To most, belly dancing conjures up a picture of an elaborately costumed Middle Eastern woman, with midriff exposed, dancing a very sensual dance. While this form of belly dancing exists, common misconceptions must be dispelled. Belly dancing is not limited to women, and is not simply one form and type of dance. Belly dancing is popular in much of the Middle East and parts of Africa, and costume and allowable moves vary greatly.
The moves in belly dancing vary in different countries. However, virtually all belly dancing involves isolated movements of muscle groups. Naturally, the abdomen movement is most famous, however, isolation of arms and legs may also be employed. Dances can be elaborately choreographed or freeform.
Most familiar belly dancing is the Turkish form, which predates Islam. Women in harems were certainly taught to belly dance, but men might learn as well. In Turkey, costume and movements are not restricted. Influence may have come from Gypsy culture, as well as from the Greek dance Tsifteteli. The dancer also uses finger cymbals, or zils, to keep time with the music. Shoes are often high heels, and costuming tends to be quite skimpy.
Turkish belly dancing was welcomed in the US by the 1930s. It is often called Cabaret belly dancing by dancers today. Those who perform this dance might perform in nightclubs or restaurants.
In Egypt, belly dancing is an ancient art form, depicted in some hieroglyphics. Unlike the Turkish form, modern Egyptian belly dancing calls for more modest costuming. Certain moves, such as gyrations of the pelvis, are not allowed, as they are considered inappropriate.
Both Egyptian and Turkish belly dance celebrate the mature woman, one whose physique differs significantly from the Western style of beauty. A little extra size or a bit of a belly is considered advantageous. Maturity is also thought to lend greater expression to the dance. Complexity and ease of expression are thought to arise from a woman who is experienced.
Egyptian belly dancing generally separates the sexes to promote decency. Women may perform for each other, singly or in groups. A professional belly dancer may perform for men, but most women do not perform the dance for any other than close family.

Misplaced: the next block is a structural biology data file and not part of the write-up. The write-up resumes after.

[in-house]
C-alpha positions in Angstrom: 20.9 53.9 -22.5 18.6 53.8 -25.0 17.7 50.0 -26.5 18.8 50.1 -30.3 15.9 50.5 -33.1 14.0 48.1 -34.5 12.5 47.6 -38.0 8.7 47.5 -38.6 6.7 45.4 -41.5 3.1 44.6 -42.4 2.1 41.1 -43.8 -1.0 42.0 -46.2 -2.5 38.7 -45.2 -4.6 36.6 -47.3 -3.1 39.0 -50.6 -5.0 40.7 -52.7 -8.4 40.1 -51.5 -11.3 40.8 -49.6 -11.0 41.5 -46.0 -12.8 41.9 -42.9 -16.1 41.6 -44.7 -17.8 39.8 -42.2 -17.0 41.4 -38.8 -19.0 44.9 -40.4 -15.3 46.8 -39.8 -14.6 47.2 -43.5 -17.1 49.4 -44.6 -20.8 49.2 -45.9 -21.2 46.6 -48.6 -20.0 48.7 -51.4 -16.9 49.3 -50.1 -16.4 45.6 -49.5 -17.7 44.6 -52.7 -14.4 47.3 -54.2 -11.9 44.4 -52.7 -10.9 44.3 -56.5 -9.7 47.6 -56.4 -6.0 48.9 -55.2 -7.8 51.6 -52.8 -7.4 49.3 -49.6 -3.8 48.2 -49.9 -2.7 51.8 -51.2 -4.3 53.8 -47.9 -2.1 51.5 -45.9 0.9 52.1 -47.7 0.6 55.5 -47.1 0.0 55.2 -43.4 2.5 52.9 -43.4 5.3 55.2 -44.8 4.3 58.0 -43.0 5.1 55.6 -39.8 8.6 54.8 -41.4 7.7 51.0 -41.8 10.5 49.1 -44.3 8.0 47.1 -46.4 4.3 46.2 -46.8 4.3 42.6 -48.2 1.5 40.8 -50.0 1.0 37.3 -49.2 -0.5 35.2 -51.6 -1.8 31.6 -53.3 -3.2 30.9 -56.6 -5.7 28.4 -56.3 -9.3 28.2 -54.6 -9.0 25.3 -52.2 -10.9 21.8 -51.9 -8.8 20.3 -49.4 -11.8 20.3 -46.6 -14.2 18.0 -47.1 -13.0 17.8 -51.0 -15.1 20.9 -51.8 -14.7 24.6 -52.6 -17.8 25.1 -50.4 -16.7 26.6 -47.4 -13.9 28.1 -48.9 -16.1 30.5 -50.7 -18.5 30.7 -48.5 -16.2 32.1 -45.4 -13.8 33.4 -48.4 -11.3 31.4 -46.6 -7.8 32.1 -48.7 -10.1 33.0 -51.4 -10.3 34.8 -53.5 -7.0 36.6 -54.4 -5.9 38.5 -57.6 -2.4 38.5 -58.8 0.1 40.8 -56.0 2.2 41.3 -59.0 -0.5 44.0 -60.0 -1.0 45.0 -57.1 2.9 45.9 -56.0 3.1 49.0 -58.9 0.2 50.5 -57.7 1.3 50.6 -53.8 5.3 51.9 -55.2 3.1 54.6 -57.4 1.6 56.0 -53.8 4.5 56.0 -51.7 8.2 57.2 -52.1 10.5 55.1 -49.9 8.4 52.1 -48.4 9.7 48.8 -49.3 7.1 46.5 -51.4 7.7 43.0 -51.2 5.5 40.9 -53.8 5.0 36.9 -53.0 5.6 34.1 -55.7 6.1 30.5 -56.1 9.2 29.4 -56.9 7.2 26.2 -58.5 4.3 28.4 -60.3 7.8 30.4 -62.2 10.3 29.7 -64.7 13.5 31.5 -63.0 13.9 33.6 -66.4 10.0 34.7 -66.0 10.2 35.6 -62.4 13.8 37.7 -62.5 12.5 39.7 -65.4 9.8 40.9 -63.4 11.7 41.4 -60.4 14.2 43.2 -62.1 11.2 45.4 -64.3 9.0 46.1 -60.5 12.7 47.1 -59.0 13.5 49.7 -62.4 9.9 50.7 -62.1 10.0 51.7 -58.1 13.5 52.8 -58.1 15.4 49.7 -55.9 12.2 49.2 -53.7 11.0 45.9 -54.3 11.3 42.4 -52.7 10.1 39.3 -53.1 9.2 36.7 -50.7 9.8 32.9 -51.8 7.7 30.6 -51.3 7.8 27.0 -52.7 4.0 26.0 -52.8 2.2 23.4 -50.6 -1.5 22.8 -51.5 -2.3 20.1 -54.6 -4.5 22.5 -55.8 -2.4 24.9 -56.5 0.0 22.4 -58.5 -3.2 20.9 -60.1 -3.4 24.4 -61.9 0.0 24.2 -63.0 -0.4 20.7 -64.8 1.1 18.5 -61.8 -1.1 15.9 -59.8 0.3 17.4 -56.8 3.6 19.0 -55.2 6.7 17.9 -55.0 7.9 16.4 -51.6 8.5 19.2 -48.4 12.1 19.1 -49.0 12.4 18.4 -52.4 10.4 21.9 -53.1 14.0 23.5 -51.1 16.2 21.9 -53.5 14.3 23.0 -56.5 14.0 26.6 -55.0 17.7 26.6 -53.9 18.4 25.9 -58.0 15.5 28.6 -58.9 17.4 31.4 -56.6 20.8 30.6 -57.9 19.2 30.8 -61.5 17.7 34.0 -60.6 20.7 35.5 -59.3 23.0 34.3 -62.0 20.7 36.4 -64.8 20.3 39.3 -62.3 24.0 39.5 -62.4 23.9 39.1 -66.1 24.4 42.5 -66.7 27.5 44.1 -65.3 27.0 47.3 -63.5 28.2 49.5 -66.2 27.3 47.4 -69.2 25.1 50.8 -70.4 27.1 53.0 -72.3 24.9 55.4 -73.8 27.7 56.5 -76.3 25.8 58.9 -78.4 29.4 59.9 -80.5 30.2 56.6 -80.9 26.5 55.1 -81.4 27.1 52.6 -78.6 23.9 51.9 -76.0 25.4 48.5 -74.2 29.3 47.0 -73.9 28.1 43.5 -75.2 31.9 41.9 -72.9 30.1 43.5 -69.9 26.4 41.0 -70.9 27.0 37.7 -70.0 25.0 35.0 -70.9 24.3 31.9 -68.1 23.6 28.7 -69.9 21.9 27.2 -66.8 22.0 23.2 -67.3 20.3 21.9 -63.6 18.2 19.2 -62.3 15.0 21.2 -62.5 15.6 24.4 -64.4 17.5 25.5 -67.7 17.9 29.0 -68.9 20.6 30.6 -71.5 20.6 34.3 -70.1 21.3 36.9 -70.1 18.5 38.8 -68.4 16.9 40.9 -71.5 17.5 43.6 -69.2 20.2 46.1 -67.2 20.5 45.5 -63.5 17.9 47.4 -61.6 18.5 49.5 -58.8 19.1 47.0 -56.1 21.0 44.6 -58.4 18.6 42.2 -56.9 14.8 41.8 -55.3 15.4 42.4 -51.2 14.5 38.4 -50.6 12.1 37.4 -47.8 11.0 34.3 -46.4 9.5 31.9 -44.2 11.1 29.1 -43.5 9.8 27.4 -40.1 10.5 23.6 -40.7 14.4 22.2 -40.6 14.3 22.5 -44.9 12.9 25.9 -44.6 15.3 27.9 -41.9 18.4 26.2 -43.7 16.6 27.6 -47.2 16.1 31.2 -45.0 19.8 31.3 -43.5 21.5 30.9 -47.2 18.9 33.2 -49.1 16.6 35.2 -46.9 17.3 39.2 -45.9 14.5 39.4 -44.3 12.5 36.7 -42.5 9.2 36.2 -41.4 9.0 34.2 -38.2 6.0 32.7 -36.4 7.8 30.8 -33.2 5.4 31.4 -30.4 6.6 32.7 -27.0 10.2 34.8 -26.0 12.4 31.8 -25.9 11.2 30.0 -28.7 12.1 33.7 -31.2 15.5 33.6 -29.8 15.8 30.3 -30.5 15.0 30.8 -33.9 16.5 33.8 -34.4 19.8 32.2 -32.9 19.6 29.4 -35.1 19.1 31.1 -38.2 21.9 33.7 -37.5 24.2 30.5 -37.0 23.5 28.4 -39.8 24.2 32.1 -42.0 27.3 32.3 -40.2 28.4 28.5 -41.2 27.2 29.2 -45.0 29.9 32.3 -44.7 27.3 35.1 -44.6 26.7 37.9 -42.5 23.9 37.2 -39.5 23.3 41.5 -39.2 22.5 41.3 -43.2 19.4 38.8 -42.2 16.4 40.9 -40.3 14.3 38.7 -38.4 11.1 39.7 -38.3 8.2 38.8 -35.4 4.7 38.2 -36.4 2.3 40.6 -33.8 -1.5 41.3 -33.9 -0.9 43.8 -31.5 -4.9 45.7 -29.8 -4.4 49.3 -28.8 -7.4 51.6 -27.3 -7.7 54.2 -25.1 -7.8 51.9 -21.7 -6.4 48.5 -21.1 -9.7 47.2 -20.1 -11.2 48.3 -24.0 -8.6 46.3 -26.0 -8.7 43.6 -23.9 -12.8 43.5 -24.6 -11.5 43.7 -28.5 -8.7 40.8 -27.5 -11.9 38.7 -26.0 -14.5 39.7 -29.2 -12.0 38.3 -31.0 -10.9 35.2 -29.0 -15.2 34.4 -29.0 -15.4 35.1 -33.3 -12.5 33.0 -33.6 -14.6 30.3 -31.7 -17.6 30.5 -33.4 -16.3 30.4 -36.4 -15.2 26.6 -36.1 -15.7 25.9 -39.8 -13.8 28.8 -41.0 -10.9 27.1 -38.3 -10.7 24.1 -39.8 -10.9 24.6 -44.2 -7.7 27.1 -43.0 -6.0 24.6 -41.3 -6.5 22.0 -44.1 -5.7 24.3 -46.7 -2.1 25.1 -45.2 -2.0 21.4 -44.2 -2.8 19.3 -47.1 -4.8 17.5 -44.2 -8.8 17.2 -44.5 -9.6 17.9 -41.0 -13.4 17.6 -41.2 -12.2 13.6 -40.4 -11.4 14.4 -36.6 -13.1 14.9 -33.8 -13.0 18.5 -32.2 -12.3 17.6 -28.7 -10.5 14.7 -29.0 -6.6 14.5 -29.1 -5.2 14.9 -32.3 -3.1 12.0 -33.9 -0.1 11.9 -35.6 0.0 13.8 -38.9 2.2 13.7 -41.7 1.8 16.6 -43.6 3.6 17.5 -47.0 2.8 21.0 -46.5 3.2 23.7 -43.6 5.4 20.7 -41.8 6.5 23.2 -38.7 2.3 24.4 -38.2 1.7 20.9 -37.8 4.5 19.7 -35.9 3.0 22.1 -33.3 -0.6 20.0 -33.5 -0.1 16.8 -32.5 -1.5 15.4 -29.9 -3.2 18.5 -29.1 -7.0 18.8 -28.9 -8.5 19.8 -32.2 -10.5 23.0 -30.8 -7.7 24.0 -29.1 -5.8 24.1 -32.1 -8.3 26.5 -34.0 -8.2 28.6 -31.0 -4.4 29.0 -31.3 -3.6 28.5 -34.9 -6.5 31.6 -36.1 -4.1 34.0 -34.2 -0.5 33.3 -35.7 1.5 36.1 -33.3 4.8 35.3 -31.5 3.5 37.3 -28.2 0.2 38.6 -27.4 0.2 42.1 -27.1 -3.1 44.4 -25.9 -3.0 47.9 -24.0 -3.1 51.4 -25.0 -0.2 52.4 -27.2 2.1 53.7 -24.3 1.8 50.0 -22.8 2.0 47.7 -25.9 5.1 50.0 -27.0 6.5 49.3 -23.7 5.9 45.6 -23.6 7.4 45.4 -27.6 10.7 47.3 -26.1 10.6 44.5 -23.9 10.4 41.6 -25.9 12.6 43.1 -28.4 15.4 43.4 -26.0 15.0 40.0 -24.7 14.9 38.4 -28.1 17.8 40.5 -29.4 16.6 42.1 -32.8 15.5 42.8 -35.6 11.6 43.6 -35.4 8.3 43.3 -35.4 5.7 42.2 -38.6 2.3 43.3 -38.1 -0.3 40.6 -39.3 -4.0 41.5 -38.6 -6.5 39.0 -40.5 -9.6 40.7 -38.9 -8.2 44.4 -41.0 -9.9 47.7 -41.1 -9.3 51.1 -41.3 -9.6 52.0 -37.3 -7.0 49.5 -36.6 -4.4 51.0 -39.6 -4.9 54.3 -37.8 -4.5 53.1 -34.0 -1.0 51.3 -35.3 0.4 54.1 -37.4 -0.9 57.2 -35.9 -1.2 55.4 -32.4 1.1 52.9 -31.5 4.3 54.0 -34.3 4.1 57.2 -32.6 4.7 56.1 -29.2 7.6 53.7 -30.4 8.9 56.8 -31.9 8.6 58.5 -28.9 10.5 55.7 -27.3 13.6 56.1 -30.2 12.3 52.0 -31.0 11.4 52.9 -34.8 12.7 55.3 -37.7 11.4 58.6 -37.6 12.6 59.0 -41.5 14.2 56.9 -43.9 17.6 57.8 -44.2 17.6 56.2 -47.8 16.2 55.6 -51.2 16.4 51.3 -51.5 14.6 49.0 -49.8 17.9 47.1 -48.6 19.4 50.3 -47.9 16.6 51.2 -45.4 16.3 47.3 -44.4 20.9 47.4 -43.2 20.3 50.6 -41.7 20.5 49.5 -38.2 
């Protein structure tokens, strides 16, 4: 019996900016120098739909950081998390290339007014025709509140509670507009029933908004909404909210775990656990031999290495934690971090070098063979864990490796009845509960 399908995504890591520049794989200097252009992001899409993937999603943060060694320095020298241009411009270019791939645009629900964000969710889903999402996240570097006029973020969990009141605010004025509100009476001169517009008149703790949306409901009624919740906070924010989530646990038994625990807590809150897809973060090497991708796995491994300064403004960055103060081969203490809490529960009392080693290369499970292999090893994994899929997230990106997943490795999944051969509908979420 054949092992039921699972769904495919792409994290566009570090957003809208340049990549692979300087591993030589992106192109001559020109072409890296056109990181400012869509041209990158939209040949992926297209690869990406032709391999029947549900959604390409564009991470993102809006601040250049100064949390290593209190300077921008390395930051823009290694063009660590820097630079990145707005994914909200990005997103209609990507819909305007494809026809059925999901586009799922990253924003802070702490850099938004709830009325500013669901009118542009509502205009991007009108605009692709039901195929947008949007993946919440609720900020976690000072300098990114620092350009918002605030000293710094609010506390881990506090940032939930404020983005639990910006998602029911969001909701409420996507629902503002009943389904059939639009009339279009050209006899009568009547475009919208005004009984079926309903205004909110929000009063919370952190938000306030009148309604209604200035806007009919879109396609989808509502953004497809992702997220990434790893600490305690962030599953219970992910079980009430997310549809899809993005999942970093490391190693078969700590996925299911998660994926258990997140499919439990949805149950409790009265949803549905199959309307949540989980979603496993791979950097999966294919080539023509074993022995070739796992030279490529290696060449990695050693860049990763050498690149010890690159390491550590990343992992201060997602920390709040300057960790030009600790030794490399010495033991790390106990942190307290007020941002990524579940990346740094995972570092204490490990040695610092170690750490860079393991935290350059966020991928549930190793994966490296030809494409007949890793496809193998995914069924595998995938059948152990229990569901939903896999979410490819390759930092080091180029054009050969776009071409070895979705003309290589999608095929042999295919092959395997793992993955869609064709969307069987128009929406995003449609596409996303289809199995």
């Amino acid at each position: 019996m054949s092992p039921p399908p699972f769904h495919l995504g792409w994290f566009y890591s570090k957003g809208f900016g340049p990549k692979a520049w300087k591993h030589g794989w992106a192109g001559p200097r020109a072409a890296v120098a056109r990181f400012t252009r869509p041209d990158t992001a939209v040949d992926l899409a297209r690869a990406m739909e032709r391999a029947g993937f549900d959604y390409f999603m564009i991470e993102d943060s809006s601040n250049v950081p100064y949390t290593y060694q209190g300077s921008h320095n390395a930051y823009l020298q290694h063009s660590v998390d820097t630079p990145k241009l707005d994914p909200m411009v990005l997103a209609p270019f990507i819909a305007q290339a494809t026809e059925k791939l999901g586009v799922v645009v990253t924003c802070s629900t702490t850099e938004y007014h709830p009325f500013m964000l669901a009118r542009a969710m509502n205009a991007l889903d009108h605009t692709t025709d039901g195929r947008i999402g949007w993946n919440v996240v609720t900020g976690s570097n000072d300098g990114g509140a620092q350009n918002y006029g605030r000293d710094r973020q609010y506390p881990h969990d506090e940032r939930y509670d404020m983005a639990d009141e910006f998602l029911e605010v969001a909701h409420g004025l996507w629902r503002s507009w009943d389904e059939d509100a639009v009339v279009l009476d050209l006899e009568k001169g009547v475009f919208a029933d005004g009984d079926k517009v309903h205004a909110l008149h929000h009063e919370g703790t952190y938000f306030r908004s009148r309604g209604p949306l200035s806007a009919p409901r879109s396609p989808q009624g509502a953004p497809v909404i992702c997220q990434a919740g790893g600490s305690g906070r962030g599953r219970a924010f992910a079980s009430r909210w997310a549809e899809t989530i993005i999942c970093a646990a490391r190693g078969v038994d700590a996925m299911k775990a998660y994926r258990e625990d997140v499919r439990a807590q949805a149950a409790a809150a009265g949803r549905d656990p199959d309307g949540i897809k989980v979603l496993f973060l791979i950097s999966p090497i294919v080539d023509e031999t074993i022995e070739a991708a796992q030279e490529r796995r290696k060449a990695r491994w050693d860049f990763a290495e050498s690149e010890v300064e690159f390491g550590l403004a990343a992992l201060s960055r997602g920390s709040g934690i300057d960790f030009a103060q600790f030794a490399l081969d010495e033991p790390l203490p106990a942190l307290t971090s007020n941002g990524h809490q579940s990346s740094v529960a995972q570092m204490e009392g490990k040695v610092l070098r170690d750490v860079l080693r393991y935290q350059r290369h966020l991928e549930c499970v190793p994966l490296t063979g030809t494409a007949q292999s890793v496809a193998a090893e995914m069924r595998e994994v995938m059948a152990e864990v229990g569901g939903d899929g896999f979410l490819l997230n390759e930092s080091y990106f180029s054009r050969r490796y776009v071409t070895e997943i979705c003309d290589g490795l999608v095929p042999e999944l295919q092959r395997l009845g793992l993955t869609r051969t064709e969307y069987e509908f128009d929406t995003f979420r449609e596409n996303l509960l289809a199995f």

The sensuality of the dance is opposed to Islamic interpretations of a woman’s role in society, especially among those taking a Fundamentalist Islamic view. Some Islamic countries have banned or severely restricted the art form. In Palestine, there is some indication that belly dancing may be banned altogether.
Initially, male belly dancing may have been performed by eunuchs, dressed effeminately, in Turkish harems. Often, male dancing was not considered as important or as interesting as the dances performed by women. Modern views have changed this perspective, and the male belly dancer is now welcomed almost as much as the female.
Belly dancing in the US is most likely seen in Moroccan restaurants, though often one can hire a belly dancer for special events. US belly dancing is increasing in popularity as a fitness regime. The isolation of muscles can make belly dancing particularly good exercise. Women often feel more comfortable pursuing a dance form that welcomes a few curves, as opposed to dance and exercise forms which preference the very thin.
To appreciate the art of belly dancing, there are several popular dancers who are well worth watching. Neena and Veena Bidasha, the “belly twins,” have appeared on US television shows and have created belly dance videos. Their work inspires some of the dance choreography of Britney Spears and Shakira. Jasmina, who works at the exclusive Le Meridien Heliopolis in Cairo, is considered to be one of the best practitioners of the modern form.